Thursday, April 21, 2011

The Ivory Grin by, Ross Macdonald

A hard-faced woman clad in a blue mink stole and dripping with diamonds hires Lew Archer to track down her former maid, who she claims has stolen her jewelry. Archer can tell he's being fed a line, but curiosity gets the better of him and he accepts the case. He tracks the wayward maid to a ramshackle motel in a seedy, run-down small town, but finds her dead in her tiny room, with her throat slit from ear to ear. Archer digs deeper into the case and discovers a web of deceit and intrigue, with crazed number-runners from Detroit, gorgeous triple-crossing molls, and a golden-boy shipping heir who’s gone mysteriously missing.

I like Ross Macdonald. He has the hard, unsentimental characters of Hammett and the lyric turn-of-phrase of Chandler. This isn't supposed to be one of the better Archer novels, but it's still better than most other writers. I'm not sure I understood why the first murder occurred, but as it is with these novels, the first murder leads to another and another and another.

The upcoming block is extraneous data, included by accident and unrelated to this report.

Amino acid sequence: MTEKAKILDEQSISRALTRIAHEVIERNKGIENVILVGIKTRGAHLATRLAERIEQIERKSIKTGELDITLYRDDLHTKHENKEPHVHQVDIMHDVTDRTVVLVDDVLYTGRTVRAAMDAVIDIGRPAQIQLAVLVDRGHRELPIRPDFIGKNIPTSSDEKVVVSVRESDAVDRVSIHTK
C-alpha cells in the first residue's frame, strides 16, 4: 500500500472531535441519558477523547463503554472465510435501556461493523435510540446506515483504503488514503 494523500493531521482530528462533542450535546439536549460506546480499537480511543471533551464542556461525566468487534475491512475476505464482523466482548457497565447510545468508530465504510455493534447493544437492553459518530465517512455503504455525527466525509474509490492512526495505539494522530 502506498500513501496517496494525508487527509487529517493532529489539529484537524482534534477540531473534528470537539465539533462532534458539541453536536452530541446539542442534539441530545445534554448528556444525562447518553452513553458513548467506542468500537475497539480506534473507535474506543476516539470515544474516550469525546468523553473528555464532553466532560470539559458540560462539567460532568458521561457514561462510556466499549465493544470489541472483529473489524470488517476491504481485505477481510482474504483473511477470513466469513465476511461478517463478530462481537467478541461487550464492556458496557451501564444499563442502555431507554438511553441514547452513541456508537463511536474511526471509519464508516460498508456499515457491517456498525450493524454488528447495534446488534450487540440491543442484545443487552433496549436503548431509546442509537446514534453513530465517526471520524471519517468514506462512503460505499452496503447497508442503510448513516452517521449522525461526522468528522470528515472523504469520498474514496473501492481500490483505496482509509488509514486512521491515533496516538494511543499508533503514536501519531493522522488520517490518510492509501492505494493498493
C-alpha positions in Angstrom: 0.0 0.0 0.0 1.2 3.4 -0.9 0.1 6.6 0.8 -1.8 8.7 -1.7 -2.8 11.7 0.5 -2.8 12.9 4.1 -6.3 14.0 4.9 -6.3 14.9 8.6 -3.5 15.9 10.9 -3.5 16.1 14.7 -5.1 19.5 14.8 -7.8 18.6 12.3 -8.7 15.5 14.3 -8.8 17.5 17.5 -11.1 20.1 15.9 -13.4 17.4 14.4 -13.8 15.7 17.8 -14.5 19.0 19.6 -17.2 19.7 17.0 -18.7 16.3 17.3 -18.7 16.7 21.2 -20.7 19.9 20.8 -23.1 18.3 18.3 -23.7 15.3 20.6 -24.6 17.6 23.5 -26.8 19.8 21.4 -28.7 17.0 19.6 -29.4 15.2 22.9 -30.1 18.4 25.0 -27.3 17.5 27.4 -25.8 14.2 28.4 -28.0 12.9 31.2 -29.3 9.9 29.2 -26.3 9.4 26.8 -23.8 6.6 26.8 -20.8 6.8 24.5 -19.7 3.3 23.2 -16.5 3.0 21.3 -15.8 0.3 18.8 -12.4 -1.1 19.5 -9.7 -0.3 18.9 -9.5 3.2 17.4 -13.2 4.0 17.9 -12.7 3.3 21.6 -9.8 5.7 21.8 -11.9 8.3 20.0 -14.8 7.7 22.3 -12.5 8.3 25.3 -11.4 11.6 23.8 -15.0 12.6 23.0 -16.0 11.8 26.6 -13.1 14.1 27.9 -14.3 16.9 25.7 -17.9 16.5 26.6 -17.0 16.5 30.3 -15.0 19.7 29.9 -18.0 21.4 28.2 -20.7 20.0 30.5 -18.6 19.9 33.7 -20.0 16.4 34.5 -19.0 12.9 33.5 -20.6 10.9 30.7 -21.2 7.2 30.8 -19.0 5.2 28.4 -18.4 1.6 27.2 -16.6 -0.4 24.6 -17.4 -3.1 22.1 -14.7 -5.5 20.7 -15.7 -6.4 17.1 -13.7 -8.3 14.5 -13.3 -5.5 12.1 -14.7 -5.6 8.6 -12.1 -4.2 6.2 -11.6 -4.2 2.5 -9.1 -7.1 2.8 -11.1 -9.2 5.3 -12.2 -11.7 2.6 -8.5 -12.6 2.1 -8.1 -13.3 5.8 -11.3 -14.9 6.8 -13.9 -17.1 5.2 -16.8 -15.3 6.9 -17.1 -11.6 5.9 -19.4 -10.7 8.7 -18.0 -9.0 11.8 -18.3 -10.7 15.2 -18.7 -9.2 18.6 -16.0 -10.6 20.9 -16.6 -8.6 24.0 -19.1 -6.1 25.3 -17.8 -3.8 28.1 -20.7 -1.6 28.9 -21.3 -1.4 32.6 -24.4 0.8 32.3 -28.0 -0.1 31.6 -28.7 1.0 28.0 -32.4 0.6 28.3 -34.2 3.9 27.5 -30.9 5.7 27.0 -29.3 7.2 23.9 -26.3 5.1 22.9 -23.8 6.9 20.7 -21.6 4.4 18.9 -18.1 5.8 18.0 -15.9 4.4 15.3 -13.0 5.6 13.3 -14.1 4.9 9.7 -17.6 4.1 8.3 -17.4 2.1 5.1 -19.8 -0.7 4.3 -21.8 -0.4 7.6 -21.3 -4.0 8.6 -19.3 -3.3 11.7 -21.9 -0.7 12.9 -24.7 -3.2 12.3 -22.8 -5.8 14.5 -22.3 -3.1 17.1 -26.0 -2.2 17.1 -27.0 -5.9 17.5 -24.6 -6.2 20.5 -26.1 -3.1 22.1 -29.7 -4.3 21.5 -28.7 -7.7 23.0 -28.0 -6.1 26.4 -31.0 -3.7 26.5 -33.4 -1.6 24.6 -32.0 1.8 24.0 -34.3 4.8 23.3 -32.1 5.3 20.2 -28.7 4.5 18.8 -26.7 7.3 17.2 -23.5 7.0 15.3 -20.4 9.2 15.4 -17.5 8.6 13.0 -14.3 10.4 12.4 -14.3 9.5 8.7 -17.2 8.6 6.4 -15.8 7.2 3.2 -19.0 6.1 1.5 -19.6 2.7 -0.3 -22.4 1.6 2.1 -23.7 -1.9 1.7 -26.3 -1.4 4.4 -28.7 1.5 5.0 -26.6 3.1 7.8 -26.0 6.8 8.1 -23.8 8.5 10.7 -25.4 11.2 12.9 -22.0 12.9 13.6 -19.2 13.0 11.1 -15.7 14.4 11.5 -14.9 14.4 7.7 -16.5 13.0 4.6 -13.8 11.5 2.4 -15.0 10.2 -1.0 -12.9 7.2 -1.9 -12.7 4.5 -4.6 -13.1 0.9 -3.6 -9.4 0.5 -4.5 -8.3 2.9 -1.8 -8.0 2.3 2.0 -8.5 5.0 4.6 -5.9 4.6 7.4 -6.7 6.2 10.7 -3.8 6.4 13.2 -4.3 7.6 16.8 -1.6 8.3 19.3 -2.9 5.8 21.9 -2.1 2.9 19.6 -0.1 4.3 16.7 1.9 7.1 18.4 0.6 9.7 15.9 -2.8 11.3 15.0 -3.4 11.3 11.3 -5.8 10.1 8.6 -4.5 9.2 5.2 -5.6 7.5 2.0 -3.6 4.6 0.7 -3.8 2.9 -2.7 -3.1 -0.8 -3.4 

I like this line of Archer describing the night sky after he stumbles upon a house with an obviously deranged man inside:

I looked straight up into its dark blue well, moon-washed and dripping with stars, and wondered what the man at the window was seeing there, or looking for.

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